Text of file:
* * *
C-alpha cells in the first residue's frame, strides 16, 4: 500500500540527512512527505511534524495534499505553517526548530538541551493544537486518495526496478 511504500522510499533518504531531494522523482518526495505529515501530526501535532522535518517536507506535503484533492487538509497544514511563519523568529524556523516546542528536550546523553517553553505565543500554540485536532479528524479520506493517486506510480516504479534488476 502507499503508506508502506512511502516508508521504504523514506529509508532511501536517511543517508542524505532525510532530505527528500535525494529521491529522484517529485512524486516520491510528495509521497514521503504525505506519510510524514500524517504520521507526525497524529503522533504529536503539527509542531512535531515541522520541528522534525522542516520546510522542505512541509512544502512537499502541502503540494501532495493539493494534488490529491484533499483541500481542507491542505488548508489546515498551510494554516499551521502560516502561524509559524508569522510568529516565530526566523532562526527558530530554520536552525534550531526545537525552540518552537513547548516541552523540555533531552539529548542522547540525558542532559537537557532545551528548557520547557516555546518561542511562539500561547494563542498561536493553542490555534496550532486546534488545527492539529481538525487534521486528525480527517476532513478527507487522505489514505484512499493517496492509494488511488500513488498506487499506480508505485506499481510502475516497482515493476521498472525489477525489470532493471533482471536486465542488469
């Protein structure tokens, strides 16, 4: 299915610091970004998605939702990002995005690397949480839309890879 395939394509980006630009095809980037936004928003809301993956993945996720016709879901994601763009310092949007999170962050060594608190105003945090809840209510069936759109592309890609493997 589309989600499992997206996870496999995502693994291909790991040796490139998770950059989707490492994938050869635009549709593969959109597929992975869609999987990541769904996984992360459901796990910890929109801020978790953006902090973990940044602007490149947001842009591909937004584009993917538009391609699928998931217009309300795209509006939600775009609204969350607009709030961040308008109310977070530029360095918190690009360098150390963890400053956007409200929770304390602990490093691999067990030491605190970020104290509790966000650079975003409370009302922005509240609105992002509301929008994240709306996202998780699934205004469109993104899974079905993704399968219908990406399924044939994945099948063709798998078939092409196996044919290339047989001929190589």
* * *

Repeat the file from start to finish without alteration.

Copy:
C-alpha cells in the first residue's frame, strides 16, 4: 500500500540527512512527505511534524495534499505553517526548530538541551493544537486518495526496478 511504500522510499533518504531531494522523482518526495505529515501530526501535532522535518517536507506535503484533492487538509497544514511563519523568529524556523516546542528536550546523553517553553505565543500554540485536532479528524479520506493517486506510480516504479534488476 502507499503508506508502506512511502516508508521504504523514506529509508532511501536517511543517508542524505532525510532530505527528500535525494529521491529522484517529485512524486516520491510528495509521497514521503504525505506519510510524514500524517504520521507526525497524529503522533504529536503539527509542531512535531515541522520541528522534525522542516520546510522542505512541509512544502512537499502541502503540494501532495493539493494534488490529491484533499483541500481542507491542505488548508489546515498551510494554516499551521502560516502561524509559524508569522510568529516565530526566523532562526527558530530554520536552525534550531526545537525552540518552537513547548516541552523540555533531552539529548542522547540525558542532559537537557532545551528548557520547557516555546518561542511562539500561547494563542498561536493553542490555534496550532486546534488545527492539529481538525487534521486528525480527517476532513478527507487522505489514505484512499493517496492509494488511488500513488498506487499506480508505485506499481510502475516497482515493476521498472525489477525489470532493471533482471536486465542488469
């Protein structure tokens, strides 16, 4: 299915610091970004998605939702990002995005690397949480839309890879 395939394509980006630009095809980037936004928003809301993956993945996720016709879901994601763009310092949007999170962050060594608190105003945090809840209510069936759109592309890609493997 589309989600499992997206996870496999995502693994291909790991040796490139998770950059989707490492994938050869635009549709593969959109597929992975869609999987990541769904996984992360459901796990910890929109801020978790953006902090973990940044602007490149947001842009591909937004584009993917538009391609699928998931217009309300795209509006939600775009609204969350607009709030961040308008109310977070530029360095918190690009360098150390963890400053956007409200929770304390602990490093691999067990030491605190970020104290509790966000650079975003409370009302922005509240609105992002509301929008994240709306996202998780699934205004469109993104899974079905993704399968219908990406399924044939994945099948063709798998078939092409196996044919290339047989001929190589």